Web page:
The Custody Mediation Program addresses issues of child custody and visitation. Once a case involving custody or visitation is filed, the case is sent to the Custody Mediation Program.  The court then orders the parties to attend an orientation session and at least one Custody Mediation.

Preparation

Prior to attending a mediation session with your spouse, discuss with your attorney the issues you intend to mediate.  In particular, be sure to discuss the impact of custody and parenting time arrangements on child support.

Enlist your attorney’s support in identifying your intentions for the mediation.  Make a list of the issues important to you.  For example, when it comes to your child, you might consider whether it is your child’s safety, the parenting time schedule, or the ability to attend your children’s events which concerns you more.

Be forward looking.  Giving thought to your desired outcomes while approaching mediation with an open mind and heart is the best way to move closer to settlement.

Particulars

Though the particulars vary from county to county, usually within 30 days of the case arriving at the Custody Mediation Program, an orientation is scheduled.  In a group class, the orientation prepares you for the Custody Mediation.

In the Custody Mediation, the mediator will meet with you and your spouse alone, without anyone else present, including your lawyers.  A Custody Mediation lasts around two hours. If all parties (including the mediator) agree, additional sessions can be scheduled. Only the parties named in the lawsuit are present for mediation.

Custody Mediation sessions are private.  Unless the mediator witnesses a crime, hears a criminal threat, or is concerned about child abuse, the mediator will not tell anyone (including the judges and attorneys) about what is discussed in the Custody Mediation.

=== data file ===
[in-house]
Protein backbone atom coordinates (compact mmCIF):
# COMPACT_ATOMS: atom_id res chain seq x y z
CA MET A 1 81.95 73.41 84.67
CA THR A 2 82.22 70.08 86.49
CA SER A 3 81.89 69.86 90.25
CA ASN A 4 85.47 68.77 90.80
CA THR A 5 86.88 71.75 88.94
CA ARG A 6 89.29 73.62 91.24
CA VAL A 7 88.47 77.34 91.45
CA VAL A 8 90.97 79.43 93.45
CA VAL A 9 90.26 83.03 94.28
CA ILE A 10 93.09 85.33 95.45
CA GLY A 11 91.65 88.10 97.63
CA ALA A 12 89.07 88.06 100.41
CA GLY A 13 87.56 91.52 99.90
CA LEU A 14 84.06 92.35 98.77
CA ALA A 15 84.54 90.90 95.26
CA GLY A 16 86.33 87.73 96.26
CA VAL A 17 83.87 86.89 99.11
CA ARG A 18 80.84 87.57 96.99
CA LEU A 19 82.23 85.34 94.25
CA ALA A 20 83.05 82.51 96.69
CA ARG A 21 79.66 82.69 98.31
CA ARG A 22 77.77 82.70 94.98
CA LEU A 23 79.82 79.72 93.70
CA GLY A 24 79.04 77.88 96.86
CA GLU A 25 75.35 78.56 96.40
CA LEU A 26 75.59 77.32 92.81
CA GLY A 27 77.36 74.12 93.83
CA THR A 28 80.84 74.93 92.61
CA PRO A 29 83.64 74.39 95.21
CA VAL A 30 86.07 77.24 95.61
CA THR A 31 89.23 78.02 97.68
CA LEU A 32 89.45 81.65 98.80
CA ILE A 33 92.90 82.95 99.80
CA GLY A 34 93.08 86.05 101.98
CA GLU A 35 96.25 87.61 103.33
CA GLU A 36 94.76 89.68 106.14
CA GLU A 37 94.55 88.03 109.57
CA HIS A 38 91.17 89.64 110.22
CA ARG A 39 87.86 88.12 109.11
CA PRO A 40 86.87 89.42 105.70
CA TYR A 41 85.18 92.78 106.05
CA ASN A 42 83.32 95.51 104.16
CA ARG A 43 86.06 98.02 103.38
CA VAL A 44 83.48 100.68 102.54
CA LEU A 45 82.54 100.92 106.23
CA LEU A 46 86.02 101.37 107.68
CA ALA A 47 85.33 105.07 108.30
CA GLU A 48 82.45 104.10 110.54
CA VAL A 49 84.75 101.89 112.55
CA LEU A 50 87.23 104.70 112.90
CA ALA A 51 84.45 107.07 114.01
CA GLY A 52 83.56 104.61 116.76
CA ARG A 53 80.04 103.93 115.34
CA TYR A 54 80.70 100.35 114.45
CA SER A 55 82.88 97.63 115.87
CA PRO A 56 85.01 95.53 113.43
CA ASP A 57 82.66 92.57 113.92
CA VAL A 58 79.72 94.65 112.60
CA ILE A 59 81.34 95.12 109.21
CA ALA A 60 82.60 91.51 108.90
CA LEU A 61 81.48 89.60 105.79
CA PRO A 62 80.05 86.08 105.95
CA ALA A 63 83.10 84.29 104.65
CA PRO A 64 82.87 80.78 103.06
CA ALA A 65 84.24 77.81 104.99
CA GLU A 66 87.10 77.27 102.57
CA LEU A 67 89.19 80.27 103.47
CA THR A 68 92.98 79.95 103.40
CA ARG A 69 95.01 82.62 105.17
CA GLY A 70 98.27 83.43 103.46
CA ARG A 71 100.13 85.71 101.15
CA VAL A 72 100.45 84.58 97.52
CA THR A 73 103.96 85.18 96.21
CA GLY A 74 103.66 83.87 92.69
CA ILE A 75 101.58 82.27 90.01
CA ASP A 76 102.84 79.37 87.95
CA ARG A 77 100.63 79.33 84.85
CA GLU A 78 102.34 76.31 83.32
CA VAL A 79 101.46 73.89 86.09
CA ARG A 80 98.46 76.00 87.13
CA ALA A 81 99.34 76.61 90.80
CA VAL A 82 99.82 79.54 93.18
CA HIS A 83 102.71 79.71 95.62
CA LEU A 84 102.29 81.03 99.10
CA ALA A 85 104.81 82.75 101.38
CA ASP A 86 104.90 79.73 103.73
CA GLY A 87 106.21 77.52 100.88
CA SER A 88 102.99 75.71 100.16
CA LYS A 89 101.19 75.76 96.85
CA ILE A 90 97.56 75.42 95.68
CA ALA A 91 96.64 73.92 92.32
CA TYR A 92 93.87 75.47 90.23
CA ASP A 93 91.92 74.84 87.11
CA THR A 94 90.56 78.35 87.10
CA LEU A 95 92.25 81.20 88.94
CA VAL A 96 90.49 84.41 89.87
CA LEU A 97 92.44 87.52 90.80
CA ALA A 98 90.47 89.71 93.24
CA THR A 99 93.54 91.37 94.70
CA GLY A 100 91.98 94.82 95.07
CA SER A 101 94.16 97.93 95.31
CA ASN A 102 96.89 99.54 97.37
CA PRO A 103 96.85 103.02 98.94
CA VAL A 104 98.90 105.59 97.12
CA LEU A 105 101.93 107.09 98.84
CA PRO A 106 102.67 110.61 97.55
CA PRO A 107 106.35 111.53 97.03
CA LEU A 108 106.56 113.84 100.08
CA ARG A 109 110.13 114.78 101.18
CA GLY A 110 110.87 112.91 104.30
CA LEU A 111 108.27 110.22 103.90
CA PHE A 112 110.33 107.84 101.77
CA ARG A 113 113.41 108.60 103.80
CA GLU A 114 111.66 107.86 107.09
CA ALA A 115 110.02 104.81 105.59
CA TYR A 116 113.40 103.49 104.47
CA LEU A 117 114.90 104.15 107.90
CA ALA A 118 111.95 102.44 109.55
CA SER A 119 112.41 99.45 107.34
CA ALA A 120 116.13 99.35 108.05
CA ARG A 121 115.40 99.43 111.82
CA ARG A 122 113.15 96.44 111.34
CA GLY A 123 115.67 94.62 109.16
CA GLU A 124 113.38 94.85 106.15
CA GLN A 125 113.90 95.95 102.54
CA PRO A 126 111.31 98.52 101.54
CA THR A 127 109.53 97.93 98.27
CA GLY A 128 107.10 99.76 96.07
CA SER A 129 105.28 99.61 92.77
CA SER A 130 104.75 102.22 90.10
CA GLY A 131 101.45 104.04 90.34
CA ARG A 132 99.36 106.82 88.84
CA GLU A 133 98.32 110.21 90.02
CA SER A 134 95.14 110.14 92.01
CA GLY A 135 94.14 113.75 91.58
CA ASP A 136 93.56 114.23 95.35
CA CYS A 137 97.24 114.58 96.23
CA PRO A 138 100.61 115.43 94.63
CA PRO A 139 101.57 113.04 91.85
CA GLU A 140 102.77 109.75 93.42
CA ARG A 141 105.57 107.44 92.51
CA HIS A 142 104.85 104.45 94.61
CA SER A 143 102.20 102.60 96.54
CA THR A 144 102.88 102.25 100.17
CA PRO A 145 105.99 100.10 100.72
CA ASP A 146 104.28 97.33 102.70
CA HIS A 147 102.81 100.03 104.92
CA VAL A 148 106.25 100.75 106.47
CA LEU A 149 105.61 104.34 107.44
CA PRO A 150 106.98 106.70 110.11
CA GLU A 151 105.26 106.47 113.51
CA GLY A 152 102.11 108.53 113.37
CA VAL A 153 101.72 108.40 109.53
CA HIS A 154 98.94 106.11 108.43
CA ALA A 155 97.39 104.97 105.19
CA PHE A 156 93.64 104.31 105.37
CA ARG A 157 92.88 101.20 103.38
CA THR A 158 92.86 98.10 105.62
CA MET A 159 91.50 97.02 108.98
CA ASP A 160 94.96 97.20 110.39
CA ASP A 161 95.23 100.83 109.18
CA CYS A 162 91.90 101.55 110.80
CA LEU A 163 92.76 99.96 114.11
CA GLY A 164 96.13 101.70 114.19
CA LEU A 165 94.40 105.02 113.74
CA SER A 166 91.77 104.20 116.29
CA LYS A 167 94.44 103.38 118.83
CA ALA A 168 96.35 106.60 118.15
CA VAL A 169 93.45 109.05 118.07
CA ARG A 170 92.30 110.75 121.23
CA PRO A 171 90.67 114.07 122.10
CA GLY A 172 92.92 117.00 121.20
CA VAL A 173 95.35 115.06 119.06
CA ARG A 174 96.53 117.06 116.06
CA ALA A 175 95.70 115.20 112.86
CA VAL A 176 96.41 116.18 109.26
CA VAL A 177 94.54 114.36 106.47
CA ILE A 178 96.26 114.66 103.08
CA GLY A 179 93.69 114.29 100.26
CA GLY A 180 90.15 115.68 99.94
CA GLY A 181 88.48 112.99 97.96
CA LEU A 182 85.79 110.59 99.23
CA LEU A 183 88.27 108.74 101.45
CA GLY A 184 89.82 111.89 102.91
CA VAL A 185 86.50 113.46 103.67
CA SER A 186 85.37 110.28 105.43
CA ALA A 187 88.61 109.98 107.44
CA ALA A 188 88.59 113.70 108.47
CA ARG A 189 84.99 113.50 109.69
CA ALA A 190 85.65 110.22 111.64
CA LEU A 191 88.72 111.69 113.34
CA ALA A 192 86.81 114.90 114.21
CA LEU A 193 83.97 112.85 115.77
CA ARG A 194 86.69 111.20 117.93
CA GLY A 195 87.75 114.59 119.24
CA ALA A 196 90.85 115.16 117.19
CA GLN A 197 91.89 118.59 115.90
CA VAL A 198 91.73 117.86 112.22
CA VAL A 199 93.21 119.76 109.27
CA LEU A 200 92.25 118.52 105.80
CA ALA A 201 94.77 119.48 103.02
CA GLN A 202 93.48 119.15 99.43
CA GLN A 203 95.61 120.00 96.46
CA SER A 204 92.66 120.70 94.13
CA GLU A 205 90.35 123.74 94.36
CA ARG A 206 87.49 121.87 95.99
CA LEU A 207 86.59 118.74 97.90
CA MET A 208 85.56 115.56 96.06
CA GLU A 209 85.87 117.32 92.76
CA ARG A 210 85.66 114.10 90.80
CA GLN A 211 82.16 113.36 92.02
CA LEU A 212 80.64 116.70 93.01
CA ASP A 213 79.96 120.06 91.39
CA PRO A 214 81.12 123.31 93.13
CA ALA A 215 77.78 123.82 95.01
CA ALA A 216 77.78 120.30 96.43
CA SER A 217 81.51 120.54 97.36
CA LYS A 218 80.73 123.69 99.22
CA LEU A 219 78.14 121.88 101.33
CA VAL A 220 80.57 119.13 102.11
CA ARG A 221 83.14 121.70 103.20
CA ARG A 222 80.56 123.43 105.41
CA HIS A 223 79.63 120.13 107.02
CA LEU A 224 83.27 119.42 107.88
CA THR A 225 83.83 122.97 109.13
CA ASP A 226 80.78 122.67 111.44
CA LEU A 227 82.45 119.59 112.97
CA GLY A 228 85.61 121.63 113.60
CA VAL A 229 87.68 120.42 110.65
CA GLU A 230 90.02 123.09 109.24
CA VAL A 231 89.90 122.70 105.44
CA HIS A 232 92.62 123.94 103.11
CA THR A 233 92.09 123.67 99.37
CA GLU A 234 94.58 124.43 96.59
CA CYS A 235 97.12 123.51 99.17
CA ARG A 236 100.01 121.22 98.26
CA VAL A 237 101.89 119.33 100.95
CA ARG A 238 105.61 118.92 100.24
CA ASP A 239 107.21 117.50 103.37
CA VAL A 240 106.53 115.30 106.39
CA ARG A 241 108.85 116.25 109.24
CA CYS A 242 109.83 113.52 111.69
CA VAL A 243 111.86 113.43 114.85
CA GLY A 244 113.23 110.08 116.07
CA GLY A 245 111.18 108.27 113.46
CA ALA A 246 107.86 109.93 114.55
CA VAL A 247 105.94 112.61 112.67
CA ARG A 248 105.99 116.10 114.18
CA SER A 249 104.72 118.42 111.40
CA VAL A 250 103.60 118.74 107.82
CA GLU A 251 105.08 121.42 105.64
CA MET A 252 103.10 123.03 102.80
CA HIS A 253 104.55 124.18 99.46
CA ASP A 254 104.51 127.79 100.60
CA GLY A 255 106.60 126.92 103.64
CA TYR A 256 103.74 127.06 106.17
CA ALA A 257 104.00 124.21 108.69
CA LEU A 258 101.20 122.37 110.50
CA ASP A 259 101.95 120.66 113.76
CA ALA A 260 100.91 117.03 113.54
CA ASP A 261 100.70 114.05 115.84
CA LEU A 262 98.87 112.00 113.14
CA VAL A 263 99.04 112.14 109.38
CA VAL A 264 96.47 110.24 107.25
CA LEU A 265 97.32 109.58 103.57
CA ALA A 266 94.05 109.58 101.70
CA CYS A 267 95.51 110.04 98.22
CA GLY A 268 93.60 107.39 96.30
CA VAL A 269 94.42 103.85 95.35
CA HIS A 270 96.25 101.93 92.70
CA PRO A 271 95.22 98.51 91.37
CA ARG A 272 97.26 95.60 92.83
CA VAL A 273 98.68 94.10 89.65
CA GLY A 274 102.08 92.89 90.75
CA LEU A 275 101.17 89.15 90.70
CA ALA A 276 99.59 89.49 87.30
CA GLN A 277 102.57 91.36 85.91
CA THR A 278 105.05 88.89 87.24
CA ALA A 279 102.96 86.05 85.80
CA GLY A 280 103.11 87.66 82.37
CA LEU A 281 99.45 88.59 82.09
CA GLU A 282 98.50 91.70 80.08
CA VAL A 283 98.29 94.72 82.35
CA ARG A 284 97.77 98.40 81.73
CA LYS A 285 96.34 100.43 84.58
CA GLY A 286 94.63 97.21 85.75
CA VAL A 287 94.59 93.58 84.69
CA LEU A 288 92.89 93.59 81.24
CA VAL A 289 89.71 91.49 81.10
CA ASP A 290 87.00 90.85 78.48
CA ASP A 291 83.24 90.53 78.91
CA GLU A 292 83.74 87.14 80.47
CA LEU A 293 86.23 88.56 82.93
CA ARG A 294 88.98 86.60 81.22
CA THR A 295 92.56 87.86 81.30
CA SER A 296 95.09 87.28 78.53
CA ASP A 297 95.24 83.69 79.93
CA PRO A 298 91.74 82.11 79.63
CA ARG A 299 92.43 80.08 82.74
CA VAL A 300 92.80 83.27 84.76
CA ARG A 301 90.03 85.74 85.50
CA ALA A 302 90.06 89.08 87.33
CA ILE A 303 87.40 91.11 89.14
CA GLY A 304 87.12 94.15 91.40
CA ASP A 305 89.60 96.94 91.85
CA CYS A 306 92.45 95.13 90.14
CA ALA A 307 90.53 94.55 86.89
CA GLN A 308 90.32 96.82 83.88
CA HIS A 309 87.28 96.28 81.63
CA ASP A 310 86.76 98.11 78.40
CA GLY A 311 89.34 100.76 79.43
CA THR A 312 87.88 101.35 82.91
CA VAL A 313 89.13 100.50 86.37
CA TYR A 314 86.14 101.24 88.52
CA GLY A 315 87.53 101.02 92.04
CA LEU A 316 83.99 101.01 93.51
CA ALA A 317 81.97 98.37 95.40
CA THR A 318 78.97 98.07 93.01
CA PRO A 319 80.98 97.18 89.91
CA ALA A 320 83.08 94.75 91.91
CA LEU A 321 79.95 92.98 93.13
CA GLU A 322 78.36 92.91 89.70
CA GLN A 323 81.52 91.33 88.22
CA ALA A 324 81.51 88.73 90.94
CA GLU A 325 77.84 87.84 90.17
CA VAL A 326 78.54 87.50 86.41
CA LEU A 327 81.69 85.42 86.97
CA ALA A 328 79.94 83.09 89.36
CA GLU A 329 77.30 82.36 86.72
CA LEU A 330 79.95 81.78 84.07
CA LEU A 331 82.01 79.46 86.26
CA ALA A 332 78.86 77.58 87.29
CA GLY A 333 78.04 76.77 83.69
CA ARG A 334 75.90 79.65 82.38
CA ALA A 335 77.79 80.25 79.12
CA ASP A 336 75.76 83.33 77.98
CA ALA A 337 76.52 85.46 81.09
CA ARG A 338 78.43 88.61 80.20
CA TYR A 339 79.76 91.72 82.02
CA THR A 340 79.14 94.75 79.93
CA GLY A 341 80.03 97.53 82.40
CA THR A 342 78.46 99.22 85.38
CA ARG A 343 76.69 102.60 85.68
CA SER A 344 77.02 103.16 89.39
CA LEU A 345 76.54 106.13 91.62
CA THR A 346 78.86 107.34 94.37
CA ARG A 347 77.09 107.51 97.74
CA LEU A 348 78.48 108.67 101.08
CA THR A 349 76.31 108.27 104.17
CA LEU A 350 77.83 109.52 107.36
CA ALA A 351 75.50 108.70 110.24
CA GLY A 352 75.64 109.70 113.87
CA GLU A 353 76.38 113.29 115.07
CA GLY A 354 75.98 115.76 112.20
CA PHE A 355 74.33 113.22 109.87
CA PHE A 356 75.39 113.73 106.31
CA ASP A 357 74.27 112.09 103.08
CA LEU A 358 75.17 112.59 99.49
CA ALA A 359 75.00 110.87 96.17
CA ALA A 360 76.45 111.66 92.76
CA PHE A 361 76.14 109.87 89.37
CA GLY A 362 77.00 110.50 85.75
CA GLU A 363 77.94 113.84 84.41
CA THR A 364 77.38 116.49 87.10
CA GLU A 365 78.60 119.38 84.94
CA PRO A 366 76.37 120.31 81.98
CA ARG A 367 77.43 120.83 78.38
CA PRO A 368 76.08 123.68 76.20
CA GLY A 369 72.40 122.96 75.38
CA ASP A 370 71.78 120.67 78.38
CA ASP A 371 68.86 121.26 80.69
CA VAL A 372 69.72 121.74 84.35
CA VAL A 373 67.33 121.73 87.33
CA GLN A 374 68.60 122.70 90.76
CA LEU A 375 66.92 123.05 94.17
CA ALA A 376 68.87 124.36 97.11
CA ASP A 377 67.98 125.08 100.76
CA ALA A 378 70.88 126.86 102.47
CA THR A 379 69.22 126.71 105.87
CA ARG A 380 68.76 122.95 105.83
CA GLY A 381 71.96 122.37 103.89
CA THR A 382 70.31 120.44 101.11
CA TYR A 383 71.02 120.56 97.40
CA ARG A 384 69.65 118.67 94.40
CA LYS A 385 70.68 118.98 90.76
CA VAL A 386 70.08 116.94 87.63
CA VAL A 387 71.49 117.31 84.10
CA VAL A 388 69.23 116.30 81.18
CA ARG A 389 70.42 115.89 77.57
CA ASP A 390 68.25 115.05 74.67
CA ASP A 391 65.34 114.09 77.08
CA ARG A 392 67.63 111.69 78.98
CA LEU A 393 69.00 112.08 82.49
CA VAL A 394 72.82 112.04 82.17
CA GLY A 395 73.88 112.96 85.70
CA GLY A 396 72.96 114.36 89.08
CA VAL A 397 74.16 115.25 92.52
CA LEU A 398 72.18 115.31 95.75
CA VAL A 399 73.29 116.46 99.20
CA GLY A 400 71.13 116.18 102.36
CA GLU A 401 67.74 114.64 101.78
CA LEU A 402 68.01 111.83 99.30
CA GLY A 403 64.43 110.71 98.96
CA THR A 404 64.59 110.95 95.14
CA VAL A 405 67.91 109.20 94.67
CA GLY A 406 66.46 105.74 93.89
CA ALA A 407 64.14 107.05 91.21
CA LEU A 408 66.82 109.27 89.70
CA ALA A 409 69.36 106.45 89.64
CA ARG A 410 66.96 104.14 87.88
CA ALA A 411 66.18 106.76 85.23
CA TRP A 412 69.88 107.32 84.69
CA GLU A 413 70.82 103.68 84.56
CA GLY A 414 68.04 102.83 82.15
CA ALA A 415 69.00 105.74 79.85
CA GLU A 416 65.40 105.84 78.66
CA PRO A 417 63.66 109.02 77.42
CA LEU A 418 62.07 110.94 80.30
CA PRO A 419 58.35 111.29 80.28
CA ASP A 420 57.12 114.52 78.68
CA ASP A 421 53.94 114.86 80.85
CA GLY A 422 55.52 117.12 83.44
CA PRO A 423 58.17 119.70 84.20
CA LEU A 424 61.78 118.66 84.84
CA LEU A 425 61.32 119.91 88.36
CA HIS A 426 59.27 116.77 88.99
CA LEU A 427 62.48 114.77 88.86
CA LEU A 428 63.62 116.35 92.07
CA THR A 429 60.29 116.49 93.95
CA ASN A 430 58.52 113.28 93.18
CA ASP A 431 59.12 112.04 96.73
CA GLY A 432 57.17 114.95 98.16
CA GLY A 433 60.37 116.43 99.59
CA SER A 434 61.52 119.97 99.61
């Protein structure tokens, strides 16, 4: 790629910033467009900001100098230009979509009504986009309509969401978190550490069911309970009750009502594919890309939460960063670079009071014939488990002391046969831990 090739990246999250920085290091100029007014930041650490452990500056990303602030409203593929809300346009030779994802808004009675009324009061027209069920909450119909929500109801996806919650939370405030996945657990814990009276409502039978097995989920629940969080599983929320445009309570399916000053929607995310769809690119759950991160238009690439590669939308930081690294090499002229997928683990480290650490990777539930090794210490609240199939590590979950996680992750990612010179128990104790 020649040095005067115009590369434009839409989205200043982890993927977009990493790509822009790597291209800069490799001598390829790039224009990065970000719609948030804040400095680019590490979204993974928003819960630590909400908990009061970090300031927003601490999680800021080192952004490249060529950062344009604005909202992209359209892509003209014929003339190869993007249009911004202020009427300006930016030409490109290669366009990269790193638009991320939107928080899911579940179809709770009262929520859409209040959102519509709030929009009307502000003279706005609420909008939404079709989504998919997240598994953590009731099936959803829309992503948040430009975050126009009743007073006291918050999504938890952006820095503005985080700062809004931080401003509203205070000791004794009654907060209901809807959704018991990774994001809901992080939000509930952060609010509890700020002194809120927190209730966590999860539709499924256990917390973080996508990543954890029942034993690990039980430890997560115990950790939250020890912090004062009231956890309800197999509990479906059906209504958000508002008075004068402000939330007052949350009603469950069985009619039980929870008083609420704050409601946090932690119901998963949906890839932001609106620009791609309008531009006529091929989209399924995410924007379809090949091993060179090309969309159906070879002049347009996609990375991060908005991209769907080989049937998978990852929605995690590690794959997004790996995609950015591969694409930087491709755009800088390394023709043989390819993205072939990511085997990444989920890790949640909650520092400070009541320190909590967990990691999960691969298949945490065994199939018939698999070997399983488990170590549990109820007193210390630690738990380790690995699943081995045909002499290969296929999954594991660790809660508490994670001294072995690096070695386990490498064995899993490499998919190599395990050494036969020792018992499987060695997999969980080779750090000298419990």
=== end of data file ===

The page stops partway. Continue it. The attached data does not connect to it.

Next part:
If everyone agrees to a plan, a parenting agreement is drafted by the mediator.  If everything is not agreed upon in the Custody Mediation, the case proceeds to the court for trial.

Review by your attorney

Before giving your written or final approval to any agreements reached in a Custody Mediation, it is critical that your attorney review the agreements first.  This is necessary to ensure that you understand the terms of the settlement and its implications. Your attorney will also review the agreement for compliance with North Carolina law.

Reach an agreement? What next?

After the parties and their attorneys have reviewed the parenting agreement, the parenting agreement is signed and presented to the judge for his or her signature, incorporating it into a court order.

Waiver

Custody Mediations may be waived by court order if either side proves undue hardship.  Some examples of undue hardship are:  Living more than 50 miles away from the court; abuse or neglect of the minor children; abuse of a spouse by the other spouse; severe psychological, psychiatric, or emotional problems; alcoholism or drug abuse by one of the parties; and abuse of a spouse.  Custody Mediations may also be waived if both sides agree to a private mediation.

Selection and Payment of Mediator

At the time of this writing, the State of North Carolina assigns and pays the mediator for the Custody Mediation.

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